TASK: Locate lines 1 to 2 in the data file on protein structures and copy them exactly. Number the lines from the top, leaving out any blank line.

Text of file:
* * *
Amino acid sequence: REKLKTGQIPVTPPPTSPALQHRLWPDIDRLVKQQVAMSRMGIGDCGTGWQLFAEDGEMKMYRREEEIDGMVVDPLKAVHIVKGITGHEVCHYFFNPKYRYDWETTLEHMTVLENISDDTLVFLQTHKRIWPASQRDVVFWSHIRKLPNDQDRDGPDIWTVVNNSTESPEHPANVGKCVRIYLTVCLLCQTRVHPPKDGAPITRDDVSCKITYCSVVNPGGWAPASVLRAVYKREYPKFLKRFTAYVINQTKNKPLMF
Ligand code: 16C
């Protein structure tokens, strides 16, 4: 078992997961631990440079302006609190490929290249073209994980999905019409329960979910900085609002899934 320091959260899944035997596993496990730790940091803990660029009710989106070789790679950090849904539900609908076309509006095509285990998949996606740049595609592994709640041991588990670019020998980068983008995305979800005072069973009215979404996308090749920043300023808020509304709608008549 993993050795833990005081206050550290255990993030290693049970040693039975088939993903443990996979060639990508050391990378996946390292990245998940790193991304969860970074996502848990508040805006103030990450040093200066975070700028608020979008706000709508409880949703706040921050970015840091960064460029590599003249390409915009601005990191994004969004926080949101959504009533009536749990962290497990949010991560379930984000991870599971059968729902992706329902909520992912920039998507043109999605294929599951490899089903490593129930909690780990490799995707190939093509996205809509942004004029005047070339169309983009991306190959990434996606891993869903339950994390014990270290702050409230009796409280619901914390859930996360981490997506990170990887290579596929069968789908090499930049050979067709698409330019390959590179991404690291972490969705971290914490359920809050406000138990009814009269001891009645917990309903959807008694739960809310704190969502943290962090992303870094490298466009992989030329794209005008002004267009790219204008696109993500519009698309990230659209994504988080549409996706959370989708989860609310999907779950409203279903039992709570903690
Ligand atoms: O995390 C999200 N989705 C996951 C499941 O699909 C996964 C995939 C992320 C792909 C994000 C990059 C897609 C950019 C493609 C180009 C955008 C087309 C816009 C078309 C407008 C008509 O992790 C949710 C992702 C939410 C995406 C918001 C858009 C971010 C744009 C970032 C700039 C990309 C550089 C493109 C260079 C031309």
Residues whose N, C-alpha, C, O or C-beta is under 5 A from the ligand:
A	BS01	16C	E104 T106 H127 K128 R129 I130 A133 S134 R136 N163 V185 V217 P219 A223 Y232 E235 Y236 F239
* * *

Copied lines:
Amino acid sequence: REKLKTGQIPVTPPPTSPALQHRLWPDIDRLVKQQVAMSRMGIGDCGTGWQLFAEDGEMKMYRREEEIDGMVVDPLKAVHIVKGITGHEVCHYFFNPKYRYDWETTLEHMTVLENISDDTLVFLQTHKRIWPASQRDVVFWSHIRKLPNDQDRDGPDIWTVVNNSTESPEHPANVGKCVRIYLTVCLLCQTRVHPPKDGAPITRDDVSCKITYCSVVNPGGWAPASVLRAVYKREYPKFLKRFTAYVINQTKNKPLMF
Ligand code: 16C